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Via Federal Express

July13, 2015

The Honorable Richard Cordray

Bureau of Consumer Financial Protection

1275 First Street, NE

Washington, DC 20002

Re: Comments on the Bureau’s Consumer Arbitration Study

Dear Director Cordray:

The American Bankers Association, 1 the Consumer Bankers Association, 2 and The

Financial Services Roundtable 3 (collectively, the Associations) appreciate the opportunity to

provide comments regarding the Bureau of Consumer Financial Protection’s (Bureau) March 10, The American Bankers Association is the voice of the nation’s $15 trillion banking industry, which is composed of small, regional and large banks that together employ more than 2 million people, safeguard $11 trillion in deposits, and extend more than $8 trillion in loans.

Founded in 1919, the Consumer Bankers Association (CBA) is the trade association for today’s leaders in retail banking – banking services geared toward consumers and small businesses. The nation’s largest financial institutions, as well as many regional banks, are CBA corporate members, collectively holding well over half of the industry’s total assets.

CBA’s mission is to preserve and promote the retail banking industry as it strives to fulfill the financial needs of the American consumer and small business.

As advocates for a strong financial future™, the Financial Services Roundtable (FSR) represents 100 integrated financial services companies providing banking, insurance, and investment products and services to the American consumer. Member companies participate through the Chief Executive Officer and other senior executives nominated by the CEO. FSR member companies provide fuel for America’s economic engine, accounting directly for $98.4 trillion in managed assets, $1.1 trillion in revenue, and 2.4 million jobs.

DMEAST #22199841 v1 2015, Study on Consumer Arbitration (Study). 4 In accordance with Section 1028 of the DoddFrank Wall Street Reform and Consumer Protection Act (Dodd-Frank Act), the Bureau, having completed its Study of the use of arbitration provisions in consumer financial services contracts, is now considering whether a regulation prohibiting or limiting such provisions would be “in the public interest and for the protection of consumers.” Under Section 1028, any such regulation must be “consistent with the [S]tudy.” Many of the Associations’ members, constituent organizations, and affiliates (collectively, Members) utilize arbitration agreements in their consumer contracts, and many of those contracts were included in the Study’s data set. The Associations’ Members are major stakeholders in the Bureau’s examination of consumer arbitration and will be affected negatively by any regulation of consumer arbitration adopted bythe Bureau. Although the Bureau has not formally requested comment on the Study, we believe that, considering its potential impact on consumers and the business of banking as well as the misleading conclusions that have been drawn and reported about the Study, it is critical that the Bureau consider another perspective.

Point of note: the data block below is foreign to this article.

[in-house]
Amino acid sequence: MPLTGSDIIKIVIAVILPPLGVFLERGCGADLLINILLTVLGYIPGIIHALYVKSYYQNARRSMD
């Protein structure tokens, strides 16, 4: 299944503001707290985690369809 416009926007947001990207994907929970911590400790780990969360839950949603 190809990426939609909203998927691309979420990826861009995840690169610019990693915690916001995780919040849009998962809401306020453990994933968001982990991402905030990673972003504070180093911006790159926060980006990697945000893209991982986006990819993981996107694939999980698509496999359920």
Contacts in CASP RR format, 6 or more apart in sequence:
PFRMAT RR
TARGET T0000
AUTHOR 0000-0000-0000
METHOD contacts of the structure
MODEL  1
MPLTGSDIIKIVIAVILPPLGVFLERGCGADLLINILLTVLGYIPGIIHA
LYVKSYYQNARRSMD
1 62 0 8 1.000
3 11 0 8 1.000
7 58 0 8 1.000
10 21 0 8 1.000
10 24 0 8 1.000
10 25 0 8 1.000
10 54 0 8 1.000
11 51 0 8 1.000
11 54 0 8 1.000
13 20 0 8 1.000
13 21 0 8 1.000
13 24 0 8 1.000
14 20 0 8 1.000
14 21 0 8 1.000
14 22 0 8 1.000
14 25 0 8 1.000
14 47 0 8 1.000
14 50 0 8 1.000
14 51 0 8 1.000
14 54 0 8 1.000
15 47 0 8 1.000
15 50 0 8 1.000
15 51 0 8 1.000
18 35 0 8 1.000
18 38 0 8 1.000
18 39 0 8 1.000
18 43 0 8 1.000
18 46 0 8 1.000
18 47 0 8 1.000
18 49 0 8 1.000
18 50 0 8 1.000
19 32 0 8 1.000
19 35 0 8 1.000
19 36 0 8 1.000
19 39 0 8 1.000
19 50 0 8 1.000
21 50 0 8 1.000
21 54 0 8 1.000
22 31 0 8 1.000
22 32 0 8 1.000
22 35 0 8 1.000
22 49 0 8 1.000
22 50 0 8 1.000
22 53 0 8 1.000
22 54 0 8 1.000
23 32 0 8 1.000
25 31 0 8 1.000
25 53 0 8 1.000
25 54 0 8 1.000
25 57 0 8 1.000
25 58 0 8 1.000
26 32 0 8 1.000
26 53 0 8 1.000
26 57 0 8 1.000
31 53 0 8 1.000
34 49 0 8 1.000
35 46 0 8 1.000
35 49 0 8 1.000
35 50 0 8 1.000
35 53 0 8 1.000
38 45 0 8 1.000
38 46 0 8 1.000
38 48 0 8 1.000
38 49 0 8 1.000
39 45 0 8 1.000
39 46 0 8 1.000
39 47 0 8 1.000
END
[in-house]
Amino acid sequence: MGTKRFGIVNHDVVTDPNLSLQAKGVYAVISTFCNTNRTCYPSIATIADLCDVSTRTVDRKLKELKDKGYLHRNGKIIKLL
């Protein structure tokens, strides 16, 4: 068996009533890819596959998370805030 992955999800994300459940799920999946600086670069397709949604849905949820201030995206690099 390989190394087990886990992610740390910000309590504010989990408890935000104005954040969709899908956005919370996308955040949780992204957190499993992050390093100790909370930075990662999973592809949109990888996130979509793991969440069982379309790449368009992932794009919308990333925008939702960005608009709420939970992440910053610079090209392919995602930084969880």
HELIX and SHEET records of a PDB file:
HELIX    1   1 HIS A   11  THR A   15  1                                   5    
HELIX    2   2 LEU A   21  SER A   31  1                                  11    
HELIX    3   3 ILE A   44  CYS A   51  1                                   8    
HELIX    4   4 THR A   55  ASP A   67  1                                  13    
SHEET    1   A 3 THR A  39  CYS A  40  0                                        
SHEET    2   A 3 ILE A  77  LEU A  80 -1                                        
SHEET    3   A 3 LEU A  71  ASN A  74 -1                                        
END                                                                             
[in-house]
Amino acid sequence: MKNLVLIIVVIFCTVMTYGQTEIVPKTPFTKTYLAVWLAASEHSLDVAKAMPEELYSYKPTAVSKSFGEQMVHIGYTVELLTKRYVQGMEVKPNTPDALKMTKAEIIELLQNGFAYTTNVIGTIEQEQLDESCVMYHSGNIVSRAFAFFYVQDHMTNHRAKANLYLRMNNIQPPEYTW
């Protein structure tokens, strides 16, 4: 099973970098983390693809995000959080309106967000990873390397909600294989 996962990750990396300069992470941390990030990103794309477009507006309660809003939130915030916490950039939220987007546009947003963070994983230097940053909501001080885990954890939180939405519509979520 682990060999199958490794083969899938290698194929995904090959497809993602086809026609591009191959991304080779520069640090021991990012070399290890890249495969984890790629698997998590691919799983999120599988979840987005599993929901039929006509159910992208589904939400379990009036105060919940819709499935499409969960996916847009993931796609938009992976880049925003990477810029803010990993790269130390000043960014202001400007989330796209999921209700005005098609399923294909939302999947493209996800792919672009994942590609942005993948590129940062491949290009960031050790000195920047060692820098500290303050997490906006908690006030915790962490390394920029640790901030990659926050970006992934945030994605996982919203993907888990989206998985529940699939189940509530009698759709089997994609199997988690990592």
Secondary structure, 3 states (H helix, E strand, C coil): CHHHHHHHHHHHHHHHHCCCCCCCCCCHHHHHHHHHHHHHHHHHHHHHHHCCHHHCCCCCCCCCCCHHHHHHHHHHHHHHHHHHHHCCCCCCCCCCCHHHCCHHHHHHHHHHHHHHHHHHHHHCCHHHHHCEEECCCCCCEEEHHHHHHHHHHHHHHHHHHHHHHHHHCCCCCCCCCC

Accordingly, we submit this analysis of the Study, which analysis we believe supports a conclusion that pre-dispute arbitration clauses benefit customers and that those benefits should not be restricted or prohibited.

I. SUMMARY

The Study clearly illustrates that arbitration has significant, demonstrable benefits over litigation in general and class action litigation in particular. It is faster, less expensive, and more effective than class action litigation. Customers who prevail in an individual arbitration recover monetary benefits that, on average, are approximately 166 times greater than the sums received by the average class member in a class action settlement.

Simply put, there are insufficient data in the Study to support a conclusion that mandatory pre-dispute customer arbitration provisions in financial services contracts, or the inclusion of class action waivers therein, should be prohibited; in fact, there are abundant data in the Study that contradict such a conclusion. Because such regulation would not be “consistent with the Study,” in the public interest, or necessary for the protection of consumers, it would exceed the Bureau’s authority under Section 1028 of the Dodd-Frank Act.